Skip to main content

Tim Bluhm on Fear, Survival, and the Healing Power of Music

Tim Bluhm
Tim Bluhm/Facebook

Four years ago, rocker Tim Bluhm was living out the second act of a musician biopic. He’d walked away from his acclaimed band The Mother Hips, as well as his beachside home and his marriage of eight years, and was living out of a van while roaming the southwestern desert, trying to learn how to fly.

Tim had always been a thrill-seeker: rock climbing, backcountry skiing, surfing some of California’s most dangerous breaks, and most recently, speedflying (like paragliding, but way more intense).

Whether by luck or by sheer moxie, Tim had never once had an accident. But in late 2015, his number came up. His glider began rocking violently, and as Tim struggled to regain control, his altitude plummeted. He saw the ground rising up to meet him and knew he was going to land badly. The only question was how bad.

Tim hit the ground at 35 miles per hour, slamming feet first into a pile of felled trees. His ankle snapped in half. His pelvis was shattered. His foot was nearly severed from his leg. And yes, he was alive and awake the whole time, feeling all of it. He remembers looking down at his crushed body and thinking, “You’re a guy with one foot now. That was sudden.”

At this point, the movie version of Tim’s life would cut to him waking up in the hospital. In real life, Tim had to lie there waiting for the ambulance to arrive, then endure the excruciating discomfort of being cut out of his clothes and gear, lifted and strapped to a backboard, loaded into the truck, and rushed to the emergency room. Blasted with ketamine, he slipped into a hazy sleep, fairly certain that he’d already died and arrived at the next plane. In his words, “it wasn’t all that great.”

My music has always been pretty introspective. I definitely see now that life is more fragile and less permanent than I thought, and maybe that makes me crave more strongly the immortality that a great song can have.

But Tim didn’t die. Instead, he spent the next six months in three different hospitals, undergoing over 20 surgeries on his ankle, as well as a few on his pelvis, while being blasted with powerful IV antibiotics to combat a bone infection that had set in. During his waking moments, he did his best to soothe the anxieties of family, friends, and bandmates and kept his fingers crossed that the crowdfunding campaign they’d started would save him from drowning in medical debt.

Again, the movie version would end with Tim getting up and striding powerfully back to the concert stage or into the surf break. Instead, he spent several more months living with his parents, battling an addiction to the opioid pain medications he’d been given, and trying not to think too much about the mountain of credit card debt awaiting him.

It would be a low moment for anyone. For Tim, who played alongside the likes of Johnny Cash, Lucinda Williams, and the last living members of the Grateful Dead; ran a production studio that hosted indie-rock luminaries like Los Lobos and Josh Ritter; founded the Hipnic music festival in Big Sur; and played to sold-out crowds all over the world for over 20 years, the drop from his old life to his new life was as steep as his drop out of the sky. He felt imprisoned in his own body, unable to roll over in bed or read a book, much less walk or play music. It seemed his life would now be spent watching the world march on without him from behind a veil of the darkest despair he’d ever known.

Strangely, giving in to his circumstances proved to be the way toward recovery. As he grew used to his new condition, his brain began to break out of the shell of despair. The old sparks of curiosity, adventure, and creativity began to revive. He found himself writing songs again. Over time, as his crash wounds healed and his physical strength was restored, he awakened to what he describes as “a new, if somewhat unclear, outlook on what it means to face my fears.” That said, Tim’s story hardly fits into the neat and tidy “inspirational” packaging of other near-death experiences. “I actually found entirely new categories of fears to be faced, ones that had never occurred to me. In that sense, the experience was positive.”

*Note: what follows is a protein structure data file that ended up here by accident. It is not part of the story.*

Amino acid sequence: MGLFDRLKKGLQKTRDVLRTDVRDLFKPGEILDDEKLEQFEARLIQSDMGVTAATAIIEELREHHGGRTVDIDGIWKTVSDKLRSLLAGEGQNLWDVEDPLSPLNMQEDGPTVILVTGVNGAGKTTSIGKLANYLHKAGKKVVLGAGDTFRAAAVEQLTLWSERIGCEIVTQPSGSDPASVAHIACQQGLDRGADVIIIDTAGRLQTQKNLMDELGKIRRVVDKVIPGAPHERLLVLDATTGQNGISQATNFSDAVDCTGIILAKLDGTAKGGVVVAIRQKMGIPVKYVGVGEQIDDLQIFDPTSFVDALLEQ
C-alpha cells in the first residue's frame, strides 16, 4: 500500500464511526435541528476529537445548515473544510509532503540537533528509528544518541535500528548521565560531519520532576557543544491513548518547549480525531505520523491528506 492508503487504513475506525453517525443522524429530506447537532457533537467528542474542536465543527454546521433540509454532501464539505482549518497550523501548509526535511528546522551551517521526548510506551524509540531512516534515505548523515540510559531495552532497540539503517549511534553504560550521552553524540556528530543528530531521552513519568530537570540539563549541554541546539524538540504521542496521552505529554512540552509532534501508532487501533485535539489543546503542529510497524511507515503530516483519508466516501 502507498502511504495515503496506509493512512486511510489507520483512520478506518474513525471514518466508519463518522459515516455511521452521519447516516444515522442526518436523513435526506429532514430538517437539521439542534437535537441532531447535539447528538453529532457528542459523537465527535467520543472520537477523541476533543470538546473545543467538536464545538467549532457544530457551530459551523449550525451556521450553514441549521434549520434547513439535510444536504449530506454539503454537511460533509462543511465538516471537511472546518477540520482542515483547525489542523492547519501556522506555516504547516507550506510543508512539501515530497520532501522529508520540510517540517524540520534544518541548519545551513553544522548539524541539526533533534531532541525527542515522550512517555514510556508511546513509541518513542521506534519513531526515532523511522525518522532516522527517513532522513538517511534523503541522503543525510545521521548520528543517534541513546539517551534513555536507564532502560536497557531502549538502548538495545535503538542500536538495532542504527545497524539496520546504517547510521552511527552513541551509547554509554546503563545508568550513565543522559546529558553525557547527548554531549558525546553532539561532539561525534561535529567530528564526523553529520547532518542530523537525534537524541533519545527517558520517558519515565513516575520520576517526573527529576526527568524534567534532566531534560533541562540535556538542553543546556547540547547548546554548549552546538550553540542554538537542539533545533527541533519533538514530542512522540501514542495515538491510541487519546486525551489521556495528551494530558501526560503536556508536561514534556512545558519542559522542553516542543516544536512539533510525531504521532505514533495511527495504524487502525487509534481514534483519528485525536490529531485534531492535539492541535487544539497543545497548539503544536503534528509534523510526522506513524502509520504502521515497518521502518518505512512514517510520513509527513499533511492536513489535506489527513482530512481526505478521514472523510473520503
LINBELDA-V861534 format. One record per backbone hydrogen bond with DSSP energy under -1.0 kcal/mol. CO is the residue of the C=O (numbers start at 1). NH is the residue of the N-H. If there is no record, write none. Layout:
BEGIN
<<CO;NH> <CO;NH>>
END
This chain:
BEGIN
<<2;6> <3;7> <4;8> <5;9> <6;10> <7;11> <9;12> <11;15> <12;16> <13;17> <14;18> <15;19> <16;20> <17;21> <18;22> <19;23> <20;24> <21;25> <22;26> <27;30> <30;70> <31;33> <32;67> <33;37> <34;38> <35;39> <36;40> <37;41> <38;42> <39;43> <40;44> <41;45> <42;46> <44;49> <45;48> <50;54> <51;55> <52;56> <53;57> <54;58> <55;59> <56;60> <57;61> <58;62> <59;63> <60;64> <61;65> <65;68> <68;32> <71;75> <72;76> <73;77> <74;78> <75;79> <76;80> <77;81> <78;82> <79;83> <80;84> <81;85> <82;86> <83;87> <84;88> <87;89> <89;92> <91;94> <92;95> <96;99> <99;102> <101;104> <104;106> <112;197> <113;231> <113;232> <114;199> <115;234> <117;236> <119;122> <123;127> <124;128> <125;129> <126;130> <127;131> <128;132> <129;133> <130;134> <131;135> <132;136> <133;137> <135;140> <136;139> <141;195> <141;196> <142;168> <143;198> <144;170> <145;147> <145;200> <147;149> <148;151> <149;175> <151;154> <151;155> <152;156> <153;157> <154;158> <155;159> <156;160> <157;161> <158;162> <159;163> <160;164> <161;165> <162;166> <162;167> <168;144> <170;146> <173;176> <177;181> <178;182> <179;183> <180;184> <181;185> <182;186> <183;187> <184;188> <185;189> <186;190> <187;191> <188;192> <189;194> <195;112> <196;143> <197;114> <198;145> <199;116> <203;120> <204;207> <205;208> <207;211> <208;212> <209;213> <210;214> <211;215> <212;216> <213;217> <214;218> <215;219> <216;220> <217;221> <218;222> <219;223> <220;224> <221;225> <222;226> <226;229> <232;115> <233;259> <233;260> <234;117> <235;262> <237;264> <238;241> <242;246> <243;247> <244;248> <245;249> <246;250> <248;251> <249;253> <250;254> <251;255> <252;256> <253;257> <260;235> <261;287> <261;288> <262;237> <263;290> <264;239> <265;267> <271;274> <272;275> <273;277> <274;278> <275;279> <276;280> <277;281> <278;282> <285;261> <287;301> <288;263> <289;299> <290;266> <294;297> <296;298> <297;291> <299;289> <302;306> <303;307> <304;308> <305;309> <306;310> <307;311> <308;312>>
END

Some might call this cynical. We call it real.

The songs Tim wrote over the months of rehabilitation have been collected into a brand-new album, Sorta Surviving. Released on March 29, Sorta Surviving was recorded at Johnny Cash’s infamous Cash Cabin (just outside of Nashville) and produced by Dave Schools of Widespread Panic. The album, which includes covers of classics by Johnny Cash, Merle Haggard, and The Everly Brothers, exchanges the soulful psych-rock of The Mother Hips for a gritty but contemplative country vibe.

After getting a listen to Sorta Surviving, we were lucky enough to chat with Tim about the insights he gained from the road back from death to life.

The Manual: What would you say is the common thread among your passions (writing music, performing, outdoor adventure)?

Tim Bluhm: I like how outdoor activities such as surfing or skiing are so much different than music. It’s that contrast that creates a balanced-feeling life for me. Being a musician involves travel more than anything else, and usually not the “fun” kind of travel. When I’m done working, I love nothing more than getting outside and feeling my lungs and heart pump, feeling the wind on my face, and feeling the solitude of the natural world. Something that music and outdoor pursuits do have in common is that neither is overtly competitive. I’ve always been drawn to things where the challenge is pretty much internal, a test of oneself.

TM: When did you “awake” from your accident, and what were your thoughts/feelings at that moment?

TB: When I awoke, I was in a hospital bed. The first thing I did was look down to see if I had a foot or not. To my surprise, my left foot was there at the end of my leg. It looked terrible, really bad, and I couldn’t wiggle my toes or anything, but there it was. I was immensely relieved at that moment, having absolutely no idea how much trouble I would endure trying to keep my foot and leg healthy over the ensuing two years.

TM: As an outdoorsman, you must have thought that your days of adventure could be over, perhaps even your ability to play and perform music. What was it like to confront the potential loss of things you loved so much?